The xTuple community and company are booming, announcing 66% growth in the second quarter of this year and 74% growth in the third quarter. I was fortunate to join xTuple during the recent annual partner conference. What a great experience to meet partners from around the world. Consistent with other thriving open source companies, highly motivated and successful subject matter experts are building their businesses around xTuple. This means great worldwide support but also rapid innovation, with partners and customers alike creating modules and additional functionality as well as integrations with other software. The source code is available for the community to extend, which adds to the velocity of innovation.

2013 will be a big year for commercial open source vendors, including xTuple. Companies such as SugarCRM and Acquia may be preparing for initial public offerings (IPOs) based upon their business models. We will continue to see more large companies and governments worldwide adopt open source as their standards or as an “Open Source First” policy, whereby open source solutions are preferred and must be precluded prior to adopting a commercial alternative. This trend will continue as well as become pervasive within the corporate world. “Open Source First” will continue to spread due to its success stories, enabling xTuple and other open source solutions to be universally evaluated. When xTuple is evaluated as an ERP solution, it has an amazing success rate, including such recognized companies as U-Haul and Nordic Naturals, the international leader in delivery of the safest, most effective omega oils.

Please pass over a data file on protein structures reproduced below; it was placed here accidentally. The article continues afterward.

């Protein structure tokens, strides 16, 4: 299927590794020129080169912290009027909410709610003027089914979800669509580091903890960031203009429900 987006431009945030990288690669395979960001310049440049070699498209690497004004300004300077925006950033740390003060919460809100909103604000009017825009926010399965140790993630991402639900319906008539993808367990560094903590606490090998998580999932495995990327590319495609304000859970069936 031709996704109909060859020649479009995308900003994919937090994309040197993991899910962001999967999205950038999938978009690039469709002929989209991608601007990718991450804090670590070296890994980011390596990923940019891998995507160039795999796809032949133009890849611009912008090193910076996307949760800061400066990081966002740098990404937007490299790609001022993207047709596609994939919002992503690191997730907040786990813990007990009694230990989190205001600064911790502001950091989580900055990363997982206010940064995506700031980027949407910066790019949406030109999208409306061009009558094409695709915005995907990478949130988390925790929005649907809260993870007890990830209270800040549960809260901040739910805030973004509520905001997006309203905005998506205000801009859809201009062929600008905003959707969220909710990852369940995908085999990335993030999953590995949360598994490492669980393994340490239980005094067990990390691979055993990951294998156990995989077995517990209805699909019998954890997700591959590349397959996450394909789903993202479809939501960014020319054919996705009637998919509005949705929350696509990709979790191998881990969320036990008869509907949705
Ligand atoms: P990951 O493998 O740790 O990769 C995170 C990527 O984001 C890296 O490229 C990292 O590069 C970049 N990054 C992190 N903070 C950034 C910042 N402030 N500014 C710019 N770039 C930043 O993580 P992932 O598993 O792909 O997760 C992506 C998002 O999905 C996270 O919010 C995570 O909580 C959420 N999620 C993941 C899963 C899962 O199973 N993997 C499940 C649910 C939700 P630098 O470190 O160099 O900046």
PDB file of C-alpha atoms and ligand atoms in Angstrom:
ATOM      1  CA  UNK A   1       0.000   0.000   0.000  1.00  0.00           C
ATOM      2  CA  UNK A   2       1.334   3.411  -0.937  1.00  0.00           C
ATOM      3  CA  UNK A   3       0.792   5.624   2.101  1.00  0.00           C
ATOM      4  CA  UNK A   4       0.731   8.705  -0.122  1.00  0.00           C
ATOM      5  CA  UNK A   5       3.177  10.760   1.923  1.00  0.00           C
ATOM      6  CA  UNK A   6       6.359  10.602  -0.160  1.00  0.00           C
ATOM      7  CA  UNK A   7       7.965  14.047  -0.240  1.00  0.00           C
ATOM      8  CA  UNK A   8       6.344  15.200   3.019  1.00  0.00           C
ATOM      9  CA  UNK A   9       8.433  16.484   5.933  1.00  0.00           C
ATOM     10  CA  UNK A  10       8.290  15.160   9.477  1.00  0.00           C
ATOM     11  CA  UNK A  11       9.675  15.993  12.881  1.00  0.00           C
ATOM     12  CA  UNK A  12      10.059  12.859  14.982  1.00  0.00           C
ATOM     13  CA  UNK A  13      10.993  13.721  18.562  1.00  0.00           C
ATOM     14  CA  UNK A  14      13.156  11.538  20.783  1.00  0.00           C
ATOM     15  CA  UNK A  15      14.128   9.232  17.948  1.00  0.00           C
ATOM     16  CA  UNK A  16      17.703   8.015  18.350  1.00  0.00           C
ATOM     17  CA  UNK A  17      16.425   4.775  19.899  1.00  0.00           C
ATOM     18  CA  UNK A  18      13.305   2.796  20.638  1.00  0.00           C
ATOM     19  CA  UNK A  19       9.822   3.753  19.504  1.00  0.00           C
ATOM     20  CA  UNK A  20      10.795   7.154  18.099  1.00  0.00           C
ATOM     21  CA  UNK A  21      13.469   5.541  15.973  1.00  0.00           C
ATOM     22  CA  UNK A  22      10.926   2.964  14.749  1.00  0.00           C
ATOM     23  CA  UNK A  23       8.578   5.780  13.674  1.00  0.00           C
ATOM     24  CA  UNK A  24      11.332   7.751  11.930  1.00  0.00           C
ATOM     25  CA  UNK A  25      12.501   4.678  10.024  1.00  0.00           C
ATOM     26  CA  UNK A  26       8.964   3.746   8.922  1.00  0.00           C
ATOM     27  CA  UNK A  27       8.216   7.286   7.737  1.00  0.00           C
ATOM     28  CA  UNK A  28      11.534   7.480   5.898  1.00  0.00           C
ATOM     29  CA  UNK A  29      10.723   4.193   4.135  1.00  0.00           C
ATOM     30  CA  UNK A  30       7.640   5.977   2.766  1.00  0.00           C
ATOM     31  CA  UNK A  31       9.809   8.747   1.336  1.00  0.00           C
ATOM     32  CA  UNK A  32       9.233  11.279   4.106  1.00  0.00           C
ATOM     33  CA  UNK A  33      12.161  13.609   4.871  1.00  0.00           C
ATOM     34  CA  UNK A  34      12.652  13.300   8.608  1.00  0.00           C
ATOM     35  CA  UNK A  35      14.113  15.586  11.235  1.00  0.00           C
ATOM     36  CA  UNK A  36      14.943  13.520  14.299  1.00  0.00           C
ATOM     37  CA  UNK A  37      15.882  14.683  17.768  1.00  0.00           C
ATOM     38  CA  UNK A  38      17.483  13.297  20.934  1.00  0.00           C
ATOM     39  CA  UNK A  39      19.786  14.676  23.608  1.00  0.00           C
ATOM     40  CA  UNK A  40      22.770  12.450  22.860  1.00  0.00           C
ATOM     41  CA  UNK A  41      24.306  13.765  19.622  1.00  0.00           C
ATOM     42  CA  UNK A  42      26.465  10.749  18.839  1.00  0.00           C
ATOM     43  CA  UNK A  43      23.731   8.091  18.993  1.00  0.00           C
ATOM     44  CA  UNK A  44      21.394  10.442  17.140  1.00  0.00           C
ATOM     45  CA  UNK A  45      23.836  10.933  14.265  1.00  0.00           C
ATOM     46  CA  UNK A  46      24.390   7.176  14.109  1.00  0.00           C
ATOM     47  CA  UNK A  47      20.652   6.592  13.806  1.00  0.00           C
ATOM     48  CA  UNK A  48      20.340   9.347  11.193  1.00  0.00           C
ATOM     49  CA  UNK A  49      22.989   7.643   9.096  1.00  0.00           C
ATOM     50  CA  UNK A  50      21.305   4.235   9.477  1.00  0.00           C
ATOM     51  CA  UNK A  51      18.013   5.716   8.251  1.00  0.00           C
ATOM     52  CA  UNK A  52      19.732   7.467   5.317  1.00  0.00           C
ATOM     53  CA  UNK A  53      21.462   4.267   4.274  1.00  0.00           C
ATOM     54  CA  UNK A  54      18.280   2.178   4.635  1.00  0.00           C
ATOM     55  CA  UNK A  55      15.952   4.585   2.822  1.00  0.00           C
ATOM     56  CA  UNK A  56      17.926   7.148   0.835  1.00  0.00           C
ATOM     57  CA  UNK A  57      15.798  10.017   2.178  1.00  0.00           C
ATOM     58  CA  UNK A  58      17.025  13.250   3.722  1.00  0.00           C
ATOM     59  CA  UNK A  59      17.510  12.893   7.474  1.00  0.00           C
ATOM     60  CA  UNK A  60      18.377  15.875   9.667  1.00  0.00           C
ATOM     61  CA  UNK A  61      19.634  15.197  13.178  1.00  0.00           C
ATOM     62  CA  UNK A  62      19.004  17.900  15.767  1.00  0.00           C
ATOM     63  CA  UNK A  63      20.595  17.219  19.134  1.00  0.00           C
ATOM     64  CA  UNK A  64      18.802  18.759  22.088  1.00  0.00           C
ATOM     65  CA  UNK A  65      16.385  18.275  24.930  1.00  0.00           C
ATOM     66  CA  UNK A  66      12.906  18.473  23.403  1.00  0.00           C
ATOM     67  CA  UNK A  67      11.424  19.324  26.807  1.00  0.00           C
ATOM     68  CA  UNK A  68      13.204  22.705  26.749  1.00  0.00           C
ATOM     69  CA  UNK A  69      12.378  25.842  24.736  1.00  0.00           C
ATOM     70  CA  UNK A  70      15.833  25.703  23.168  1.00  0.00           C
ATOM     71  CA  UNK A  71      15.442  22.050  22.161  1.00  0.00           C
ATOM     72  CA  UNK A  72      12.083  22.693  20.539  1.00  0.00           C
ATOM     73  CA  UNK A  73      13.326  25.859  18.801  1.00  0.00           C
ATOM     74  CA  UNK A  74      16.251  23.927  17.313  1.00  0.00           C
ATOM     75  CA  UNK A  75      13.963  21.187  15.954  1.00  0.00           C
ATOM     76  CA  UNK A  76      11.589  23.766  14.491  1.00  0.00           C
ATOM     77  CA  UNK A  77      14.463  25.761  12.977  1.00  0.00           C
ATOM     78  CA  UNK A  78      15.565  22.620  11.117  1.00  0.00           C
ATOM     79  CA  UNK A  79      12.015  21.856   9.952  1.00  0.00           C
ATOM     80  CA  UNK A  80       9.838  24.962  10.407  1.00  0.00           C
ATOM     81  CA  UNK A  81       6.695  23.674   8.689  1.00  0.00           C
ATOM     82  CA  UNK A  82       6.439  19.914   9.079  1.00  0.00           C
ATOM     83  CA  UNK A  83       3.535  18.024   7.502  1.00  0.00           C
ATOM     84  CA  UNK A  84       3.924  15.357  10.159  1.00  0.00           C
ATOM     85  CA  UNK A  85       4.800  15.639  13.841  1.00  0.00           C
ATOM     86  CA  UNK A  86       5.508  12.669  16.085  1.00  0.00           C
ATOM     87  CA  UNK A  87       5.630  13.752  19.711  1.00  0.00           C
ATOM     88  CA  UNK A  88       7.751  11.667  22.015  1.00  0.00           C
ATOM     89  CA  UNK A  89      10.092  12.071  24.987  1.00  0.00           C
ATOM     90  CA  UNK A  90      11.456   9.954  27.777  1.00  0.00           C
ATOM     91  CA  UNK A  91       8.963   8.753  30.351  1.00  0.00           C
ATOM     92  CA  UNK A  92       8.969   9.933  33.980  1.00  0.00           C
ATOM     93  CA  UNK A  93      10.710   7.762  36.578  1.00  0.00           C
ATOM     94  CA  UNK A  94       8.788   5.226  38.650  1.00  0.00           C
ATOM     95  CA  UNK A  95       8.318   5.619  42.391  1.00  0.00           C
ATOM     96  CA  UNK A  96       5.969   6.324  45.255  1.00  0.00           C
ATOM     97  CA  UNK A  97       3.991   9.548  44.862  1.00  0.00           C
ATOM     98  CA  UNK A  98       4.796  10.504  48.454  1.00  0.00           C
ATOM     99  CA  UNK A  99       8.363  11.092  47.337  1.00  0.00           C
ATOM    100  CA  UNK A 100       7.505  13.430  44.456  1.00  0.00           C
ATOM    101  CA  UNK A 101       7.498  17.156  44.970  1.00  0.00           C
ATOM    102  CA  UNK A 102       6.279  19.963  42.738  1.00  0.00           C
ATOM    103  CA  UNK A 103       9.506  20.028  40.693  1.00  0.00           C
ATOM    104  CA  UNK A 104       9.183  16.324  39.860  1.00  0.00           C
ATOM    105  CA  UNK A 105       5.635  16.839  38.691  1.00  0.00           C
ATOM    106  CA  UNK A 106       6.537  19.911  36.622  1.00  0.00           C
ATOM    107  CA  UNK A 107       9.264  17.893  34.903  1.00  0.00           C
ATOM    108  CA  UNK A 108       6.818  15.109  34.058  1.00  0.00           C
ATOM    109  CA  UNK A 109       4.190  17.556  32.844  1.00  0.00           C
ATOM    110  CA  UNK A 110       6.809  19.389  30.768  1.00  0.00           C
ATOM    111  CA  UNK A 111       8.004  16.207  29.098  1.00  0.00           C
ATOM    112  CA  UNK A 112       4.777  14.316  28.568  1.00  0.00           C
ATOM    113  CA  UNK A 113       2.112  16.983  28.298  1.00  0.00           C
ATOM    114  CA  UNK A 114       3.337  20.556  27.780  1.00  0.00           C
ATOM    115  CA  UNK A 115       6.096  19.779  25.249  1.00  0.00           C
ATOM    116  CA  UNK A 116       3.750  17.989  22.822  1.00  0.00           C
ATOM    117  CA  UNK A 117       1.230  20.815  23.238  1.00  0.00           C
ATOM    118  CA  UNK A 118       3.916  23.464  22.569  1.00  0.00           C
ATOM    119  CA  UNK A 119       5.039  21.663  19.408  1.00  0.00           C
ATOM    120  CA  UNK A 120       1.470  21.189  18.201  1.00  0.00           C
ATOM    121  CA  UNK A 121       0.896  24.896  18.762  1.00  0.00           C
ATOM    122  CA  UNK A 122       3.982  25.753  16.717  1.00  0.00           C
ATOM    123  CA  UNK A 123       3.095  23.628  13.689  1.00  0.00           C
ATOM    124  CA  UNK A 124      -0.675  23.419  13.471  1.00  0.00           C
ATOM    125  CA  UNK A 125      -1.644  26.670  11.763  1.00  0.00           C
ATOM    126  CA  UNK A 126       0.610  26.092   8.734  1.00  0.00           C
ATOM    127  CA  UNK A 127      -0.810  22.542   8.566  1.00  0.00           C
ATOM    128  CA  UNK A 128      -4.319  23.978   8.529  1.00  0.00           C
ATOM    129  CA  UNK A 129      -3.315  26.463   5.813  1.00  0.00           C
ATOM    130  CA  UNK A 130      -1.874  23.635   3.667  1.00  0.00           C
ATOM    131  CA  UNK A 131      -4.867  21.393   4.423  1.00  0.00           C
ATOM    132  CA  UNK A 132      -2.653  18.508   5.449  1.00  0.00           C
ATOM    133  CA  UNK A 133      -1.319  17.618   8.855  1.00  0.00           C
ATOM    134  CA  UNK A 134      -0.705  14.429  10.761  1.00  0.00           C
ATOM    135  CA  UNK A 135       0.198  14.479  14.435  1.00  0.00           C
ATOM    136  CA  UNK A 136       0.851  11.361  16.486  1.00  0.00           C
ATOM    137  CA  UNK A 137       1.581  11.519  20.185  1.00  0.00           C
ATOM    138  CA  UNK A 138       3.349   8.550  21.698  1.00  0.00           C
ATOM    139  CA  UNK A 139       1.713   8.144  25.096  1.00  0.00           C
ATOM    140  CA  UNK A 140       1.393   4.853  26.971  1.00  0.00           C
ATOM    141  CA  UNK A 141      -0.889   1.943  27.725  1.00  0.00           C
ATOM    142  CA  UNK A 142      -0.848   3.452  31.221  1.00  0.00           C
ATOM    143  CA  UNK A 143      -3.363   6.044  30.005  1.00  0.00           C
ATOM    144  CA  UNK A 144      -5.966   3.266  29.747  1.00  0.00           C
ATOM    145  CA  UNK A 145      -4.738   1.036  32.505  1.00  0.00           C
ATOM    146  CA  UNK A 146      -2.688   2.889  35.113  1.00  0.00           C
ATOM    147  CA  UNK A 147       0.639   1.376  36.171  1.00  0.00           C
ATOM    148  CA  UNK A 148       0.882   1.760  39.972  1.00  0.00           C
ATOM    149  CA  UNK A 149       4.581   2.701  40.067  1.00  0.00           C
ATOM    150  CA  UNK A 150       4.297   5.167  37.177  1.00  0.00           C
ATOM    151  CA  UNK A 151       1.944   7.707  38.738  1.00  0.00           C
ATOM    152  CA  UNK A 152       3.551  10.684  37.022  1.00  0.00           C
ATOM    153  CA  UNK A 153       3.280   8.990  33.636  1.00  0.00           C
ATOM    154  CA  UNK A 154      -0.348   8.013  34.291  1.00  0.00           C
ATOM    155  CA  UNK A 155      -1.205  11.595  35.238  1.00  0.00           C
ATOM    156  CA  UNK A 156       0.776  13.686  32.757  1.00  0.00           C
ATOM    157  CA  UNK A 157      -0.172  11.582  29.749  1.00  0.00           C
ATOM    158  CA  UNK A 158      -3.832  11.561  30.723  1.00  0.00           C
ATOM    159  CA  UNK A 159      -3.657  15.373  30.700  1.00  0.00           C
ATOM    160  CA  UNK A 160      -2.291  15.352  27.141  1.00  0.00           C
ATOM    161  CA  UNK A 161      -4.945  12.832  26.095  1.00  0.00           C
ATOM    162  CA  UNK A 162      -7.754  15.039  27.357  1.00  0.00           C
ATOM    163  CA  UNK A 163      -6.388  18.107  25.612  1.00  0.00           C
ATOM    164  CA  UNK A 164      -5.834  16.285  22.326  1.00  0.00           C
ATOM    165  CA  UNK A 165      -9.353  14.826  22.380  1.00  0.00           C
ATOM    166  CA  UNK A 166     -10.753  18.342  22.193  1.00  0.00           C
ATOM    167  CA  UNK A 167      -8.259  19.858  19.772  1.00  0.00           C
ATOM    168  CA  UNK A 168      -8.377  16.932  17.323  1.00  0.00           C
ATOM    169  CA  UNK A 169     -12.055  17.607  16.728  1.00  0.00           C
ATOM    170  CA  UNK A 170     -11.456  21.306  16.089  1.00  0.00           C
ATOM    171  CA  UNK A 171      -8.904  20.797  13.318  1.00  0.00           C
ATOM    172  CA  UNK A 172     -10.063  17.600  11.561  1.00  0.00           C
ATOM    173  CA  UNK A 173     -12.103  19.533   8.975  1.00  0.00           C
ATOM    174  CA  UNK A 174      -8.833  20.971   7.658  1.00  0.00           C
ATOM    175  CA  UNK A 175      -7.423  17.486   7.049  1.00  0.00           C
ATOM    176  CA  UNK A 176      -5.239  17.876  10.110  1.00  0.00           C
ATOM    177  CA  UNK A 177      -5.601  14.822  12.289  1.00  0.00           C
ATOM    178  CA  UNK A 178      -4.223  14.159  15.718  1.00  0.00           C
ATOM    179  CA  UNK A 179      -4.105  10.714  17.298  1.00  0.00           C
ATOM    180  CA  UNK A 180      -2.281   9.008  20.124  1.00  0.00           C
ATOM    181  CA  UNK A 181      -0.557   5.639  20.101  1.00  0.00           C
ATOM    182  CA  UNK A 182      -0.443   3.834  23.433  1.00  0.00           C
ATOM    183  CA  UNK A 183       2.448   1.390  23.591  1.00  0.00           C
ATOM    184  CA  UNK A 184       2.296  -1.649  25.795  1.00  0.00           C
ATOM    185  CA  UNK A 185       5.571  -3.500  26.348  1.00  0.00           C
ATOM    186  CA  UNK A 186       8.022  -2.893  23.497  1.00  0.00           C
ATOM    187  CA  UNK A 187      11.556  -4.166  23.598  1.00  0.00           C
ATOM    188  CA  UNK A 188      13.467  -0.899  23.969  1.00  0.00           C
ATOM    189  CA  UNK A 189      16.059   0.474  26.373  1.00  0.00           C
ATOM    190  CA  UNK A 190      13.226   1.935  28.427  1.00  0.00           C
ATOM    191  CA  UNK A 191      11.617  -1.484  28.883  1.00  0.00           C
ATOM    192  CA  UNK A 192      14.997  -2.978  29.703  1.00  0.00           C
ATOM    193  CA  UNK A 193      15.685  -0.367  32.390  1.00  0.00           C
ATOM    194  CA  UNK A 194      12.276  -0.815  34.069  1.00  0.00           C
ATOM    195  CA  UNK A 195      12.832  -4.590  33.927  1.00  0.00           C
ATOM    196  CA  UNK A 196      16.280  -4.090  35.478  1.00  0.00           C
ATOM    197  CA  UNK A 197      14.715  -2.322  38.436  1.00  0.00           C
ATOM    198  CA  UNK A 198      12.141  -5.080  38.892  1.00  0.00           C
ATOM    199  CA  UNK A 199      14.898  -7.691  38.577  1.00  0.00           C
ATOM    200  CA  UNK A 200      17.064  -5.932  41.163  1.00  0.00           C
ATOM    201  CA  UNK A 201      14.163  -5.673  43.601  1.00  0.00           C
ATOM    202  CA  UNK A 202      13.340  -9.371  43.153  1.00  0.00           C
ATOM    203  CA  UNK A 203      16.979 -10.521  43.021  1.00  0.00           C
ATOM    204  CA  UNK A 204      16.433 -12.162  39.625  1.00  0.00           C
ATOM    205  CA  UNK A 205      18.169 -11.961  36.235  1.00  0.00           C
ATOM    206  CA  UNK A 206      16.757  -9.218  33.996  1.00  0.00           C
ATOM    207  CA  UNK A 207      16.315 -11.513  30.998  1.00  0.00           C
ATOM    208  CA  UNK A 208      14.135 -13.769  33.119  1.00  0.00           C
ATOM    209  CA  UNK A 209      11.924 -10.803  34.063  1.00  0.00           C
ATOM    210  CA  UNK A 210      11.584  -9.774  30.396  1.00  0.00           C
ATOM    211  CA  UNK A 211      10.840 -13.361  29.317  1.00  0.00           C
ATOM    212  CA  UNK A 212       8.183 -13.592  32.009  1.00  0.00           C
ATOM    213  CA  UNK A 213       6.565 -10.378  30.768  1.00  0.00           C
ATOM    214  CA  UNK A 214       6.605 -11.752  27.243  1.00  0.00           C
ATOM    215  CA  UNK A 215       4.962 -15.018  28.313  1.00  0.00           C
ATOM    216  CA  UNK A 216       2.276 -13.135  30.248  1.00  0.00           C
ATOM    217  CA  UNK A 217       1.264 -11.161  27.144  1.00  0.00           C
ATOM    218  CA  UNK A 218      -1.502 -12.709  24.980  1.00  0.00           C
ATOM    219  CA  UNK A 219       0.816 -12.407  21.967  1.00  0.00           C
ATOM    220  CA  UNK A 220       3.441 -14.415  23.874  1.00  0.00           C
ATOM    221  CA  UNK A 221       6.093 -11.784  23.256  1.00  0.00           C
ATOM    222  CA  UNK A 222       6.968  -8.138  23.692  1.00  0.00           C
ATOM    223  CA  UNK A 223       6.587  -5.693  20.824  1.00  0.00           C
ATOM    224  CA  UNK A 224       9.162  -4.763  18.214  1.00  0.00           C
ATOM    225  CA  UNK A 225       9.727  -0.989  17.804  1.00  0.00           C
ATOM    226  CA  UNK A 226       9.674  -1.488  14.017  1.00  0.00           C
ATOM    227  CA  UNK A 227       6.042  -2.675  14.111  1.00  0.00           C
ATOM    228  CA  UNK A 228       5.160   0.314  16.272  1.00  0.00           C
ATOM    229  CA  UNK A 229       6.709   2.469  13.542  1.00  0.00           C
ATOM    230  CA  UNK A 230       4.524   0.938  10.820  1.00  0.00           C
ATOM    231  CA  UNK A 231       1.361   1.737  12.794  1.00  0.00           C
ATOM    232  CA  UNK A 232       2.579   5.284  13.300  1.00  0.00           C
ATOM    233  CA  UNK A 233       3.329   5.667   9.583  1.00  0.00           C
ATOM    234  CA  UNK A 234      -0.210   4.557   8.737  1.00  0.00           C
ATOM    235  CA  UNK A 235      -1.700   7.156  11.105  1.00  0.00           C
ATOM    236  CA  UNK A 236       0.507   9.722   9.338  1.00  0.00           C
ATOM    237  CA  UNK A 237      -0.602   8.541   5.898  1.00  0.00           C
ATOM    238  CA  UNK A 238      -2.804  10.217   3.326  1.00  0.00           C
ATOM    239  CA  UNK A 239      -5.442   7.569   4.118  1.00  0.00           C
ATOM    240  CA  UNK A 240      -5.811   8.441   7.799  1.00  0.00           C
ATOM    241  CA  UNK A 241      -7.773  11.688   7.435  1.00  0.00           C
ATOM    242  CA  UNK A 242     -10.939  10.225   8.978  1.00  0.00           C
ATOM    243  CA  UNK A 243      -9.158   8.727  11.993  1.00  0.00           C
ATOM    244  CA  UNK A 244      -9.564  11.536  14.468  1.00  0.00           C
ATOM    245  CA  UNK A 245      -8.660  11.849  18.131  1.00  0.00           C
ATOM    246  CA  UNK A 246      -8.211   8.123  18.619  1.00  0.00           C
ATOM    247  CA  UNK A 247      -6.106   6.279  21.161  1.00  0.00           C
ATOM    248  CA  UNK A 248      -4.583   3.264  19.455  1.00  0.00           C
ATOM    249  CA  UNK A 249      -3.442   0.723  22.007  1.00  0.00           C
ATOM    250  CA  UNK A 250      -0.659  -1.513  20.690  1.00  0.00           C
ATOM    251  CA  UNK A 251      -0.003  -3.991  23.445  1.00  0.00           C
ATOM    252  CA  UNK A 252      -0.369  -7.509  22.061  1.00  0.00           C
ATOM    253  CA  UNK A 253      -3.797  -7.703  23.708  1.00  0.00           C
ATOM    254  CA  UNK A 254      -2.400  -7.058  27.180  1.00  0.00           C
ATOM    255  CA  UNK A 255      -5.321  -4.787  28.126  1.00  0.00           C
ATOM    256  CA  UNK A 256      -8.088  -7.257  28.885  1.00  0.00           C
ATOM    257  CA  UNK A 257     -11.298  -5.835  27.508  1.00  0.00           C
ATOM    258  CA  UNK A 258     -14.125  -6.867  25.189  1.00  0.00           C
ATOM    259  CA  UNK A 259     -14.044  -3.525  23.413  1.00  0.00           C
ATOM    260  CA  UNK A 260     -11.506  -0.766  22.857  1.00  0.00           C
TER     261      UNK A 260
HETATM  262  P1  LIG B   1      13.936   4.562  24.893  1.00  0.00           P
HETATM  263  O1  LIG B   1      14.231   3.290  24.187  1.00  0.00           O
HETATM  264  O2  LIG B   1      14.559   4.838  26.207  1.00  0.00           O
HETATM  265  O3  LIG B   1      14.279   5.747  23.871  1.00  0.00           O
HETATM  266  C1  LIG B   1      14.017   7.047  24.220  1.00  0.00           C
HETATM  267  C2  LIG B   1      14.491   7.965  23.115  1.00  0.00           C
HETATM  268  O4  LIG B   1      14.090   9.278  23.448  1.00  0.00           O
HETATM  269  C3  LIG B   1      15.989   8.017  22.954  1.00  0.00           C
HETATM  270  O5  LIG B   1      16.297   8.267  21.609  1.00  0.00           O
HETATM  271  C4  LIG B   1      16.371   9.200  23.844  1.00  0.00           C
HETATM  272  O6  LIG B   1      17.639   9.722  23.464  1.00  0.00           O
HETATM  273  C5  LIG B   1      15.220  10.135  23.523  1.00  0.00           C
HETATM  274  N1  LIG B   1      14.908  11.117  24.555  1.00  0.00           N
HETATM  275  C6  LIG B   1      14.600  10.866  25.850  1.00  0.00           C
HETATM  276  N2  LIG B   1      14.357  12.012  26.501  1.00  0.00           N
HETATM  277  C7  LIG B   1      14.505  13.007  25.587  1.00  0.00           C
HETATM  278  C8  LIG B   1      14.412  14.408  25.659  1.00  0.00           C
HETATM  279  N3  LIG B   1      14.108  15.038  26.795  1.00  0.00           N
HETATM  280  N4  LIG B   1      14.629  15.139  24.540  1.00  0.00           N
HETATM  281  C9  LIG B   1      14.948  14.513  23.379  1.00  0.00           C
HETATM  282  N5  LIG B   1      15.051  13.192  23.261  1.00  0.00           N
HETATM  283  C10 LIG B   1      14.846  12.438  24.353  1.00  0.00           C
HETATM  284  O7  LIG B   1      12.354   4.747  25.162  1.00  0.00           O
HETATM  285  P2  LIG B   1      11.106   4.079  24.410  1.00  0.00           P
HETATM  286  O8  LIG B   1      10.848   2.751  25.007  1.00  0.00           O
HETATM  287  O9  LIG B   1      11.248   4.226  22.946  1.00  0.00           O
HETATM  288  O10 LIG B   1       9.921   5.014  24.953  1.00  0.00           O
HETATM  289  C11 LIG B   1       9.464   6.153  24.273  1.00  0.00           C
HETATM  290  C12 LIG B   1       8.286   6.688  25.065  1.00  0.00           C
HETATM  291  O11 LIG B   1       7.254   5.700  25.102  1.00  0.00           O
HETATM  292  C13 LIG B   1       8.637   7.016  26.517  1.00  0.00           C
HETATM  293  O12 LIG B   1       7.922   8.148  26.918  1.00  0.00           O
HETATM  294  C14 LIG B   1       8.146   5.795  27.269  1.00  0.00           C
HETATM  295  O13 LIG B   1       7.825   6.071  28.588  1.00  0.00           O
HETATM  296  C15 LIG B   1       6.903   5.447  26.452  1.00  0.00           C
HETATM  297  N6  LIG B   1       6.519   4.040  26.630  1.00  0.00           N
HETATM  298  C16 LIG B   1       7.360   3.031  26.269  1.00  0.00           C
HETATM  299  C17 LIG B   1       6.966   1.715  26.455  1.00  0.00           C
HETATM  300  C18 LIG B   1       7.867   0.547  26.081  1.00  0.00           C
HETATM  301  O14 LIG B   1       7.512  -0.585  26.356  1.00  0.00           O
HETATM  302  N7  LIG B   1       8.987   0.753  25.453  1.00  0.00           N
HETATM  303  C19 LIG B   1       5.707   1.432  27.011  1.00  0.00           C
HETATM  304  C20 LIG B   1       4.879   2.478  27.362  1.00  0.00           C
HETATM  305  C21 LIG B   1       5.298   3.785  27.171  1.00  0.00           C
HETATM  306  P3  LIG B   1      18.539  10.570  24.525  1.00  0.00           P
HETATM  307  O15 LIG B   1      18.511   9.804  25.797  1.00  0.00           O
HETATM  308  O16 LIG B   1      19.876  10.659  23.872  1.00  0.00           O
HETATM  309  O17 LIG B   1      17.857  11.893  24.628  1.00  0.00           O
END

xTuple is looking forward to even more success in 2013 and beyond, riding the same wave of innovation that other solutions are seeing in commercial open source growth. Building on success to-date , the xTuple team has added depth and continues to invest in improving both the classic Desktop offering and the recently launched Mobile Web application. xTuple, recognized as the world's leading open source ERP, also has many companies interested in Partner opportunities — all at the same time the vast list of companies relegated to the ERP Graveyard is growing.

Have you seen your ERP solution pronounced “End of Life” and what are your plans for the future?

Photo credit: Opensourceway on Flickr

Marc O'Brien

Business Development at xTuple, December 2012 – December 2013

With a long, distinguished history in the software marketplace, Marc joined xTuple in December 2012 from Acquia (www.acquia.com), where he served as vice president and general manager for social software and Drupal applications. His rookie years were spent with Texas Instruments running the Manufacturing Resource Planning (MRP) department before he jumped into mainframe sales with MRO Software (Maintenance, Repair & Overhaul), Inc. — formerly known as PSDI — which published Maximo, an Enterprise Asset Management system, since acquired by IBM. Marc also led North American Sales for the Scitor Corporation, then founded WebProject, the first Internet-based team application. He then co-founded cloud and open source technology company, Projity, which was acquired in 2008 by Serena Software. The company’s open source alternative to Microsoft Project, OpenProj (now ProjectLibre www.projectlibre.org), has been downloaded over four million times in nearly 200 countries, and Marc continues as project lead for ProjectLibre. Marc holds a B.S. in Engineering and Management from New York’s independent technology-focused Clarkson University. He is based in Silicon Valley, California.